Cytokines are a very important set of proteins in the body. These small proteins serve as hormones for the immune system. They are produced in response to a threat and represent the communication network for the immune system. In some cases, cells of the immune system communicate by directly touching each other, but often cells communicate by secreting cytokines that can then act on other cells either locally or at a distance.

This clever system allows very precise information to be delivered rapidly to alert the body as to the status of the threat. Cytokines are not often measured clinically but can appear on lab slips as IL-2, IL-4, IL-6, etc. Some cytokines were named before the interleukin (IL) numbering convention was started and have different names.


The complement system is composed of 30 blood proteins that function in an ordered fashion to defend against infection. Most proteins in the complement system are produced in the liver. Some of the proteins of the complement system coat germs to make them more easily taken up by neutrophils. Other complement components act to send out chemical signals to attract neutrophils to sites of infection. Complement proteins can also assemble on the surface of microorganisms forming a complex. This complex can then puncture the cell wall of the microorganism and destroy it.

Examples of How the Immune System Fights Infections


Our bodies are covered with bacteria and our environment contains bacteria on most surfaces. Our skin and internal mucous membranes act as physical barriers to help prevent infection. When the skin or mucous membranes are broken due to disease, inflammation or injury, bacteria can enter the body. Infecting bacteria are usually coated with complement and antibodies once they enter the tissues, and this allows neutrophils to easily recognize the bacteria as something foreign. Neutrophils then engulf the bacteria and destroy them (Figure 4).

When the antibodies, complement, and neutrophils are all functioning normally, this process effectively kills the bacteria. However, when the number of bacteria is overwhelming or there are defects in antibody production, complement, and/or neutrophils, recurrent bacterial infections can occur.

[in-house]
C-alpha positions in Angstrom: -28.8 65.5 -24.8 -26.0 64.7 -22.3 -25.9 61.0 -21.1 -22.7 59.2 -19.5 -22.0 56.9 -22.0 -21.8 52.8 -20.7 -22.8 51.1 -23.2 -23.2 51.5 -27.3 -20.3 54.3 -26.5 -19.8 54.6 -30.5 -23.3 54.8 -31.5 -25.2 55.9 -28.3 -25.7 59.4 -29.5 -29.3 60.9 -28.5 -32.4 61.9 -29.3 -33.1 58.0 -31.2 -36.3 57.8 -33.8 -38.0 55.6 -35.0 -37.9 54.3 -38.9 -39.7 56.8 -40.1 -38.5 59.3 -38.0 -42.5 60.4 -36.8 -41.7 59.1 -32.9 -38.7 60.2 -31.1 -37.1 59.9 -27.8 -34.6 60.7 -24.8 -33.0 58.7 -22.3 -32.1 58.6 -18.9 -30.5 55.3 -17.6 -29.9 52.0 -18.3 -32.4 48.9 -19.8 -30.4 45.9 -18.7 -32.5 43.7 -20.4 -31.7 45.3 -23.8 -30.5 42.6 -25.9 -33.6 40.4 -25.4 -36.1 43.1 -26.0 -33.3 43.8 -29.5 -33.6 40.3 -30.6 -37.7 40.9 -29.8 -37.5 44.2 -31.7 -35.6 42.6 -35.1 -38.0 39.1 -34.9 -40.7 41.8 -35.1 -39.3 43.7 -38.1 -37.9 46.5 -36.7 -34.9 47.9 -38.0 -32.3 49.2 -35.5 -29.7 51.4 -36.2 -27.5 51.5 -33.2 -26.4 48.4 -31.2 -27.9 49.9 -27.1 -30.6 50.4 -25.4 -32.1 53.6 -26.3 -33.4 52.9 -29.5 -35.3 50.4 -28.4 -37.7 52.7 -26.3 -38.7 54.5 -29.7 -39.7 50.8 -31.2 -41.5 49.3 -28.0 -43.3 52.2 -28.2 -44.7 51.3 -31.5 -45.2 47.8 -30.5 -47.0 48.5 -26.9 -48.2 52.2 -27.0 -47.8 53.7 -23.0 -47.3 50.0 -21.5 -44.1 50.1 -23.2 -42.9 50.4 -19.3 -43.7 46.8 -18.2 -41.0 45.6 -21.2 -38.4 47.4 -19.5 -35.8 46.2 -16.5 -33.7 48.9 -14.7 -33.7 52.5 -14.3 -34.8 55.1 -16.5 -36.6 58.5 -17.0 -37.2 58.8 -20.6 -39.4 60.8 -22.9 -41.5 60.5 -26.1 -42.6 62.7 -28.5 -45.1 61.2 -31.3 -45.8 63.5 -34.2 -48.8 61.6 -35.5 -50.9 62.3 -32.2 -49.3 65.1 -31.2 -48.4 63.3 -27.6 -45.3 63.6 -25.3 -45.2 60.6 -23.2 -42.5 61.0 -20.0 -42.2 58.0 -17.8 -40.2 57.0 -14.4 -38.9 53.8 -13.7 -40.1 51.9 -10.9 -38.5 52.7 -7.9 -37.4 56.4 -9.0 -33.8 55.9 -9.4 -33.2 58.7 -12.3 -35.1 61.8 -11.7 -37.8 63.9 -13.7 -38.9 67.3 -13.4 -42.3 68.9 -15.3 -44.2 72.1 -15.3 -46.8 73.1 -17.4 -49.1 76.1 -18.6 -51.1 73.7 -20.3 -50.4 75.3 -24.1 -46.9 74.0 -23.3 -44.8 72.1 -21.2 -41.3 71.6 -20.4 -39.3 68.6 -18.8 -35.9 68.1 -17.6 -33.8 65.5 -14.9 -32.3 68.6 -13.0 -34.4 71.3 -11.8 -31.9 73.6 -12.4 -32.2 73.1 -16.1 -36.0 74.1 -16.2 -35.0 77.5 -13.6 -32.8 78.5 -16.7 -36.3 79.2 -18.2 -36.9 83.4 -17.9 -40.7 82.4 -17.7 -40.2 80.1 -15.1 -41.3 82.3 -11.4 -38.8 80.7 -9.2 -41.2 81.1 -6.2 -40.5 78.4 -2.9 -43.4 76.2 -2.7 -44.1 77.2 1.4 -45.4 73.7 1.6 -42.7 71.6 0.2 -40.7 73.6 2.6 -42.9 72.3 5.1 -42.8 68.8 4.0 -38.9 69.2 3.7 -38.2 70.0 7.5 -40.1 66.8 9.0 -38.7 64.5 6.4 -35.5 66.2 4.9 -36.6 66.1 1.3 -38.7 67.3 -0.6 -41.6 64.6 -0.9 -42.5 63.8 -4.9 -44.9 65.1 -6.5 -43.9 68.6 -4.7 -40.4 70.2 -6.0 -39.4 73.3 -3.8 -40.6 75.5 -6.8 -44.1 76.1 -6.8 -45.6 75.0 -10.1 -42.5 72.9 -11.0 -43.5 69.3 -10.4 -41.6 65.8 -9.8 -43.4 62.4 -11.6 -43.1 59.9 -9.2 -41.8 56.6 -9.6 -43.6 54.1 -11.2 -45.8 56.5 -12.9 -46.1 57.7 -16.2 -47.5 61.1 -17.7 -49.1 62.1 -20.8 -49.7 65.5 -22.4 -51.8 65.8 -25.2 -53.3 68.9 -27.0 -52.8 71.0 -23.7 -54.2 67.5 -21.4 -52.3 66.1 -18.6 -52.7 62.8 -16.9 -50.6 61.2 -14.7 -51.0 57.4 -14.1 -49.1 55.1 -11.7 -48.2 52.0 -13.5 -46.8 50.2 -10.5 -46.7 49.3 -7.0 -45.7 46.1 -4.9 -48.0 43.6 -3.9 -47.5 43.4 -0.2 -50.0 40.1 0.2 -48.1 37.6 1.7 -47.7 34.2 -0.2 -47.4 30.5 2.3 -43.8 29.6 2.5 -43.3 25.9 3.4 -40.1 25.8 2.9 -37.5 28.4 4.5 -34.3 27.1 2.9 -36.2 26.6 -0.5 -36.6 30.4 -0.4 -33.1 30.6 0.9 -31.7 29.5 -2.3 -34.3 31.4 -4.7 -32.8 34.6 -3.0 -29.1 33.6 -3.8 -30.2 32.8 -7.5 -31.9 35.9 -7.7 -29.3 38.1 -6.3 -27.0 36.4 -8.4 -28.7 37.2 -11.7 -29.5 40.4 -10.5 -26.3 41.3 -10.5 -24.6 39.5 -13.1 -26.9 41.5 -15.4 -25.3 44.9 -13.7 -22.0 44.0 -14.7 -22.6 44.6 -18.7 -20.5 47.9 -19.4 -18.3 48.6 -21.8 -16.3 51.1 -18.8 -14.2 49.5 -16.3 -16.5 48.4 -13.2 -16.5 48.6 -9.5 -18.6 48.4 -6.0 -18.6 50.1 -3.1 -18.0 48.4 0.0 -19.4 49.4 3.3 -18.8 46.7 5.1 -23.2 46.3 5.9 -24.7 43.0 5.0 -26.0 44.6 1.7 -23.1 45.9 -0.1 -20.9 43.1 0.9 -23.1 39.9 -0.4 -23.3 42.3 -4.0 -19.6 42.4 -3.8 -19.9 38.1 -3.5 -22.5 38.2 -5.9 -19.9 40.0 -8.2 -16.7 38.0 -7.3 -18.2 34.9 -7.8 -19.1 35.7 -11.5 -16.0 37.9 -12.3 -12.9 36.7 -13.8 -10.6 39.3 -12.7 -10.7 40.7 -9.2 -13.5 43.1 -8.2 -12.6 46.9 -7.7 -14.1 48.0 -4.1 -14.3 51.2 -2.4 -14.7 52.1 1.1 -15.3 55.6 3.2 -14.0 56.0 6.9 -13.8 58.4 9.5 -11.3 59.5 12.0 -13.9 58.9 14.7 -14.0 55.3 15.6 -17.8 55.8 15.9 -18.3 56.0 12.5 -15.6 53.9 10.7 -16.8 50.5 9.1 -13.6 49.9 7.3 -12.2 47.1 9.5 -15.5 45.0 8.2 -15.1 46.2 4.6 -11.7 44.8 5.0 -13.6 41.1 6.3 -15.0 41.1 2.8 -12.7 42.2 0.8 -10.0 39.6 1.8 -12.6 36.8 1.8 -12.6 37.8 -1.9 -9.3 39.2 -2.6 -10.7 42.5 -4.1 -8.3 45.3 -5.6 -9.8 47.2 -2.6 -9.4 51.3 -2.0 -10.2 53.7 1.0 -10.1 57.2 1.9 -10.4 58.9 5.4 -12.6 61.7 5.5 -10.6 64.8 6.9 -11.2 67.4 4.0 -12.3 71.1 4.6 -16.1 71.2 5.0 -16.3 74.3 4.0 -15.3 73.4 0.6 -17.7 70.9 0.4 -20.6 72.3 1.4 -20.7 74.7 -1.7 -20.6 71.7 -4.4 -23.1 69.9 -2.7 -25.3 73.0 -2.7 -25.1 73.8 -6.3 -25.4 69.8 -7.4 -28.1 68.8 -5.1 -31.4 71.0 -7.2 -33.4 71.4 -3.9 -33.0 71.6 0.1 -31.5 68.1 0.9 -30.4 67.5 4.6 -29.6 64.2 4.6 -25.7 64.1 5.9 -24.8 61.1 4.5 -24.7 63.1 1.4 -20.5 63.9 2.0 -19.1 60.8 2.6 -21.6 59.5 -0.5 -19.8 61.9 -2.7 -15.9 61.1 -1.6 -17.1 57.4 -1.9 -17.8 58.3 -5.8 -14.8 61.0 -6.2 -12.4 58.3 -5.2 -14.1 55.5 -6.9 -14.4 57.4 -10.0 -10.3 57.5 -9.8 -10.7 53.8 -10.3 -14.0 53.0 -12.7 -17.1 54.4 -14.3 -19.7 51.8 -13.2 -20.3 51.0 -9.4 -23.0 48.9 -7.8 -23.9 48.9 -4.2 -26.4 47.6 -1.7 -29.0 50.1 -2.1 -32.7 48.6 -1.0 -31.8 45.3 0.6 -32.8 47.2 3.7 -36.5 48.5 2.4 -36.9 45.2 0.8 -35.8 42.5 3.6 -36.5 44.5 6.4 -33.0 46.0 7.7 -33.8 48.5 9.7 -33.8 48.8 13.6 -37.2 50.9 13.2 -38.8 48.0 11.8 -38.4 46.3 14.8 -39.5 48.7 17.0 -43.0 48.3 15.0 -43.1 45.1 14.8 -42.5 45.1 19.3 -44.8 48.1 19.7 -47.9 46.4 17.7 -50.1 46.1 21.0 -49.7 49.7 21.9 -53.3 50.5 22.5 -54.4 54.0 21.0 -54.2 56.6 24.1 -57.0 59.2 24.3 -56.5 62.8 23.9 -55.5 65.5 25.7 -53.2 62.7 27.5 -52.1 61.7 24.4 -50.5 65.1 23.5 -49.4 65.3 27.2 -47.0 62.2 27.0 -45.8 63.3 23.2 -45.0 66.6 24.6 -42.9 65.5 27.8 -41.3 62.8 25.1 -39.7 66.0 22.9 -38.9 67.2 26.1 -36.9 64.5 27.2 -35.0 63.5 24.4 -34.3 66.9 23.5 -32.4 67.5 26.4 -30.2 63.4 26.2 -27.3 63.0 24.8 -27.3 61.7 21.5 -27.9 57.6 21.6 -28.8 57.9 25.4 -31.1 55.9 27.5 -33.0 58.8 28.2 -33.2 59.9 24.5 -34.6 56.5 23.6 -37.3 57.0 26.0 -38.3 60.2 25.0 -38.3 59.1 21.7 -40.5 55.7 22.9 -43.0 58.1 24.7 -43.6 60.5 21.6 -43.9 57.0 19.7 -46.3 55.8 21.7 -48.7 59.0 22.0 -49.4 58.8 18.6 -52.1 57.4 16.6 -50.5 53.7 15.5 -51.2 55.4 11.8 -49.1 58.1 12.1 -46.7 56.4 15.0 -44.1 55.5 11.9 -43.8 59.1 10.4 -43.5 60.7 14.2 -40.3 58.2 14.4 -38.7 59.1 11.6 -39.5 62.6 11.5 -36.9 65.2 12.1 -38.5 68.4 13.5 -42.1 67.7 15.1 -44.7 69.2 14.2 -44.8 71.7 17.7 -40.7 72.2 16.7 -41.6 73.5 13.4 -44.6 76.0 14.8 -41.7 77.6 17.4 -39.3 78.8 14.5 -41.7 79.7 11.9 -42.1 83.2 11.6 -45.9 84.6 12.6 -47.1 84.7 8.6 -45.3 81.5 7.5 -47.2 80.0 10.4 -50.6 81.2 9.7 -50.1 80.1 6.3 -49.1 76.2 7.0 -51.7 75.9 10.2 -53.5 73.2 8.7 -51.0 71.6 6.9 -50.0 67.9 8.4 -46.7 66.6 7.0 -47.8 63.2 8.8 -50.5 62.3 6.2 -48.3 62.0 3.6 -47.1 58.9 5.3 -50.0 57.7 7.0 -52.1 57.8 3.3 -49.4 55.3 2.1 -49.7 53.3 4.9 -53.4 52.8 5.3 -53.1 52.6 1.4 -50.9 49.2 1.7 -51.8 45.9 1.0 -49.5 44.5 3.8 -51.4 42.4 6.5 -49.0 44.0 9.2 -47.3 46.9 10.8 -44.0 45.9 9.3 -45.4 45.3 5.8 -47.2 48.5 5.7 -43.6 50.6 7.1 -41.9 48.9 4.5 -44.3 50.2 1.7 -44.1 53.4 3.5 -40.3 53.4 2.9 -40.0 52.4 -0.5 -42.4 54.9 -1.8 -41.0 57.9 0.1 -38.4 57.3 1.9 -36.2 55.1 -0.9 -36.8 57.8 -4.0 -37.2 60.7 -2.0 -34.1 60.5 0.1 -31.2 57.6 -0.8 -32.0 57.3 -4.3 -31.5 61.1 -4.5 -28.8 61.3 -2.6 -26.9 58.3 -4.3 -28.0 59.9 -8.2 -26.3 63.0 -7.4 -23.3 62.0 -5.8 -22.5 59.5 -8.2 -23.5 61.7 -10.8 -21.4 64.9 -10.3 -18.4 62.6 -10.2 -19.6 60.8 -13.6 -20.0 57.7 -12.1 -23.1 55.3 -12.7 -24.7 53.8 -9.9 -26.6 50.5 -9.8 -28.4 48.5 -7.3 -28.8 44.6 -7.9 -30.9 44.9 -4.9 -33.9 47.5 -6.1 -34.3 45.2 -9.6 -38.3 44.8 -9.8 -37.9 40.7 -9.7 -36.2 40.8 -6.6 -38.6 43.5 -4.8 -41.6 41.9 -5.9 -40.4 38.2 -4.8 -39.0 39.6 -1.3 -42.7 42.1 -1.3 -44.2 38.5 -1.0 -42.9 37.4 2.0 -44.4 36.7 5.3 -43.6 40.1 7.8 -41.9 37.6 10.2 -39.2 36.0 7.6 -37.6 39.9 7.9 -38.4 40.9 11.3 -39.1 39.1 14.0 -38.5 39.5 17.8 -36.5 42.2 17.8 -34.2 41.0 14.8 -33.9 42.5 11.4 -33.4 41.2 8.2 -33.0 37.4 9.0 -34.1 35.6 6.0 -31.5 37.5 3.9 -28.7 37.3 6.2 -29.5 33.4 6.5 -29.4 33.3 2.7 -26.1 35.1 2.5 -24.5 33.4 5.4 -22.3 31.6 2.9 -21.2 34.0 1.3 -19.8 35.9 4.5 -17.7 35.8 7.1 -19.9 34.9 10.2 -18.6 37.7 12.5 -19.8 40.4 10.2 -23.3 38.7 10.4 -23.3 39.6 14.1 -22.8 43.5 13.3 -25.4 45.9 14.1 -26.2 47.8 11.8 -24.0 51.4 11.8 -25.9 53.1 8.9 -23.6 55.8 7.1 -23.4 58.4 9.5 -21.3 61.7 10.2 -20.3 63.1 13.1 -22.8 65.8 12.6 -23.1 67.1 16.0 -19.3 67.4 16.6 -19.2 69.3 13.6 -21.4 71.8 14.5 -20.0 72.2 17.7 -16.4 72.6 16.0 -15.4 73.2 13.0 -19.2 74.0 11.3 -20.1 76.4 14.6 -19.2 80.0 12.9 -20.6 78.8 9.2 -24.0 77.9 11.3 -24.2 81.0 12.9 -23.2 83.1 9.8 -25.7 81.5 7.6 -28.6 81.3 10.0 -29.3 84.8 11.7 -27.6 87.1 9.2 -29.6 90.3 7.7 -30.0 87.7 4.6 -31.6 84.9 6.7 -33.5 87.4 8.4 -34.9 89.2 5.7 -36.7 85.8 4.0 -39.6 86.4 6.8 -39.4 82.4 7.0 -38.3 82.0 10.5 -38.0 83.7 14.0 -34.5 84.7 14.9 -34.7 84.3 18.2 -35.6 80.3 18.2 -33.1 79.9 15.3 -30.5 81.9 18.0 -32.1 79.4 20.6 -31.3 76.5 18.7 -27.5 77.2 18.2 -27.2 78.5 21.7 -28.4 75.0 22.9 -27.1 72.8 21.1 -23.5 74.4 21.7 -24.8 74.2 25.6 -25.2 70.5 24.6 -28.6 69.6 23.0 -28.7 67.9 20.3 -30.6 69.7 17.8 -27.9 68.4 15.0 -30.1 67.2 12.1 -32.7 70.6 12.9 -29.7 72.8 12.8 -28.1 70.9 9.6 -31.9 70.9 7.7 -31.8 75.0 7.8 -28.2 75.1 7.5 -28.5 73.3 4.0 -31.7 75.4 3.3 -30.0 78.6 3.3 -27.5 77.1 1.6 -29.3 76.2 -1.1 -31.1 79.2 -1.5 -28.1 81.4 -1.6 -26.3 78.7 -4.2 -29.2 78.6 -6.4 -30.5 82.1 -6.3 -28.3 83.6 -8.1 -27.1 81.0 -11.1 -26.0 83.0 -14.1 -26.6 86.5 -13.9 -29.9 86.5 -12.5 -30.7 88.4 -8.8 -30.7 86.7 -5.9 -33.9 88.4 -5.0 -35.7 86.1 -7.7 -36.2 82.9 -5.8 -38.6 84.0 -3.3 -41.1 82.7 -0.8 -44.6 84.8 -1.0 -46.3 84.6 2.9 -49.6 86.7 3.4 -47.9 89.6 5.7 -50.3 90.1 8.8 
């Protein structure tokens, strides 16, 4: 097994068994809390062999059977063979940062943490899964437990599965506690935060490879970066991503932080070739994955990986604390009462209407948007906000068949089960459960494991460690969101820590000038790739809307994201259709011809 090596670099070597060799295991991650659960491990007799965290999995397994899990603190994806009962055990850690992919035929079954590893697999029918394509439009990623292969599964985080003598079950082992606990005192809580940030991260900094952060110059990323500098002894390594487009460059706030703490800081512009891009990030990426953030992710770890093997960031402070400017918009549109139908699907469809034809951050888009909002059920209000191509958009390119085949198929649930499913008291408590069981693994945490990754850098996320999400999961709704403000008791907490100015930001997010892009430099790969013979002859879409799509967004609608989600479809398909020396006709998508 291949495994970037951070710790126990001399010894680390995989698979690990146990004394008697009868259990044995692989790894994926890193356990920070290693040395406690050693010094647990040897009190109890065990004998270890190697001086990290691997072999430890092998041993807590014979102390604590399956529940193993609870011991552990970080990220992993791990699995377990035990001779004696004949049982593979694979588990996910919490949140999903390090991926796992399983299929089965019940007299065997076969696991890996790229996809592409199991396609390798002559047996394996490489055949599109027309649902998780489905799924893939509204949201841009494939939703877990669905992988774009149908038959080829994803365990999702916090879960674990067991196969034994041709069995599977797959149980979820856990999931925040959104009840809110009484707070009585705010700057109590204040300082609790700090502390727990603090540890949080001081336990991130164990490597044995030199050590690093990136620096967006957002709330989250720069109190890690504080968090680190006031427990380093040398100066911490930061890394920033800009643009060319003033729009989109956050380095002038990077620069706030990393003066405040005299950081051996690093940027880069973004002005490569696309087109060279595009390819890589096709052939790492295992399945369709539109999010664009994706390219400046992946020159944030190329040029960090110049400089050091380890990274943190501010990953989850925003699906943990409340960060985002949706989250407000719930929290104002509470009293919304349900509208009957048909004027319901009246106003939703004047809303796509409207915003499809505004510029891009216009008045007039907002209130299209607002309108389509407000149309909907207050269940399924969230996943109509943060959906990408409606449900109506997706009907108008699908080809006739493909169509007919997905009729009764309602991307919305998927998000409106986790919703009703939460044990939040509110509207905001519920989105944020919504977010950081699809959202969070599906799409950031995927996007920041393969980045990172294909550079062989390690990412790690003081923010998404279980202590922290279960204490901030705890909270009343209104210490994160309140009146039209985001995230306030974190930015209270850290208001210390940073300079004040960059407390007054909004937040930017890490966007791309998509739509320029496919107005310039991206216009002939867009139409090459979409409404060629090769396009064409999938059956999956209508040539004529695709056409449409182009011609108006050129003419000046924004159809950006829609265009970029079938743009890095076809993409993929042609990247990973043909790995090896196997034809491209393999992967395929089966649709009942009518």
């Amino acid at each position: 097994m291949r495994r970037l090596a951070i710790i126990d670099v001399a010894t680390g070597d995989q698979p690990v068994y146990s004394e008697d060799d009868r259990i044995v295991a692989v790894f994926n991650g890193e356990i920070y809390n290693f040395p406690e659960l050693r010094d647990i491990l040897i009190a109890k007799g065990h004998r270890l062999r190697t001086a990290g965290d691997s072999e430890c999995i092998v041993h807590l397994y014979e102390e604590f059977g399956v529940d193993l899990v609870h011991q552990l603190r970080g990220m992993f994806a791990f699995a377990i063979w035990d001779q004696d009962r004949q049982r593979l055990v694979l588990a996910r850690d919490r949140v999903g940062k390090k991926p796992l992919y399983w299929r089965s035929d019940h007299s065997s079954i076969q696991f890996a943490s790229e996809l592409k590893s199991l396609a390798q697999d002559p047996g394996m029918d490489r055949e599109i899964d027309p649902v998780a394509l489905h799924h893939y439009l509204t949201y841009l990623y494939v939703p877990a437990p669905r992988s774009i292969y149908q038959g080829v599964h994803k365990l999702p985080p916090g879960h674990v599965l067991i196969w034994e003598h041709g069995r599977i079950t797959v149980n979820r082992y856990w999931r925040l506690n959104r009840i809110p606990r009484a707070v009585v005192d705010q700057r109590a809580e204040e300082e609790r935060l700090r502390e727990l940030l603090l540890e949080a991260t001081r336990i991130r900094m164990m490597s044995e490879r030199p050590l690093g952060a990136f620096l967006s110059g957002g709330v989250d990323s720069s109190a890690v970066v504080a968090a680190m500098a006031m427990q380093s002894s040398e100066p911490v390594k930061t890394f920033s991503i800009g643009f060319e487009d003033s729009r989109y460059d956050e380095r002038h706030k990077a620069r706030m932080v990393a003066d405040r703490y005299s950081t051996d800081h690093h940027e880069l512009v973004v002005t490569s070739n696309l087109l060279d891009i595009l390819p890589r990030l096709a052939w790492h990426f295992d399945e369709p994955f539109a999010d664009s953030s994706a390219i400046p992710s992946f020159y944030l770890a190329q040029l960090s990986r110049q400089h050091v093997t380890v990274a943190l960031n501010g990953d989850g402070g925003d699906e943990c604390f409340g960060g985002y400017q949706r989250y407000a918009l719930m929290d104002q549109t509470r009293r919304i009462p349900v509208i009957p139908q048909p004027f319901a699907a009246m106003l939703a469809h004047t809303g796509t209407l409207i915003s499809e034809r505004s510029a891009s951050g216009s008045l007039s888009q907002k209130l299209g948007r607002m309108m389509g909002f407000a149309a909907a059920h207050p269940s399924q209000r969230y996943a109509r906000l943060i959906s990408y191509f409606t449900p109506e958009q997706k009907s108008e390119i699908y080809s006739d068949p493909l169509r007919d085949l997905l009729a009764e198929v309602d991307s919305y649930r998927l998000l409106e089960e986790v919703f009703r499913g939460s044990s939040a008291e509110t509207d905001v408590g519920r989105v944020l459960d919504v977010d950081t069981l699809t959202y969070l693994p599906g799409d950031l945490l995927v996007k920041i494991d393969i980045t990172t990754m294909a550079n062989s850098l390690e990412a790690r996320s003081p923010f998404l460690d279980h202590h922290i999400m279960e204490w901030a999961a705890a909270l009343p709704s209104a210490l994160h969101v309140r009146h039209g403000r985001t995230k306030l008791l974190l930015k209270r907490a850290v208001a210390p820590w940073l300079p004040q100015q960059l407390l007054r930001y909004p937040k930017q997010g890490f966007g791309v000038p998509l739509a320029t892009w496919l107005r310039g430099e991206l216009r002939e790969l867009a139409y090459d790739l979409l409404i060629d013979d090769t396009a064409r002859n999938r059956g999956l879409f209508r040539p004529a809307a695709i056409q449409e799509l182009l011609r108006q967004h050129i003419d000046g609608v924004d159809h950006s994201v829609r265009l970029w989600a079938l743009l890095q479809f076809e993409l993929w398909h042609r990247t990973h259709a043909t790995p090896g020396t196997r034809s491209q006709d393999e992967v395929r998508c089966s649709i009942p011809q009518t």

Most of us are exposed to viruses frequently. The way our bodies defend against viruses is different than how we fight bacteria. Viruses can only survive and multiply inside our cells. This allows them to “hide” from our immune system. When a virus infects a cell, the cell releases cytokines to alert other cells to the infection. This “alert” generally prevents other cells from becoming infected. Unfortunately, many viruses can outsmart this protective strategy, and they continue to spread the infection.

Circulating T-cells and NK cells become alerted to a viral invasion and migrate to the site where they kill the particular cells that are harboring the virus. This is a very destructive mechanism to kill the virus because many of our own cells can be sacrificed in the process. Nevertheless, it is an efficient process to eradicate the virus.

At the same time the T-lymphocytes are killing the virus, they are also instructing the B-lymphocytes to make antibodies. When we are exposed to the same virus a second time, the antibodies help prevent the infection. Memory T-cells are also produced and rapidly respond to a second infection, which also leads to a milder course of the infection.

Normal Anti-Bacterial Action

Normal Anti-Bacterial Action

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In most instances, bacteria are destroyed by the cooperative efforts of phagocytic cells, antibody and complement.

A. Neutrophil (Phagocytic Cell) Engages Bacteria (Microbe): The microbe is coated with specific antibody and complement. The phagocytic cell then begins its attack on the microbe by attaching to the antibody and complement molecules.

B. Phagocytosis of the Microbe: After attaching to the microbe, the phagocytic cell begins to ingest the microbe by extending itself around the microbe and engulfing it.

C. Destruction of the Microbe: Once the microbe is ingested, bags of enzymes or chemicals are discharged into the vacuole where they kill the microbe.

The Immune System and Primary Immunodeficiency Diseases

Immune deficiencies are categorized as primary immune deficiencies or secondary immune deficiencies. Primary immune deficiencies are “primary” because the immune system is the primary cause and most are genetic defects that may be inherited. Secondary immune deficiencies are so called because they have been caused by other conditions.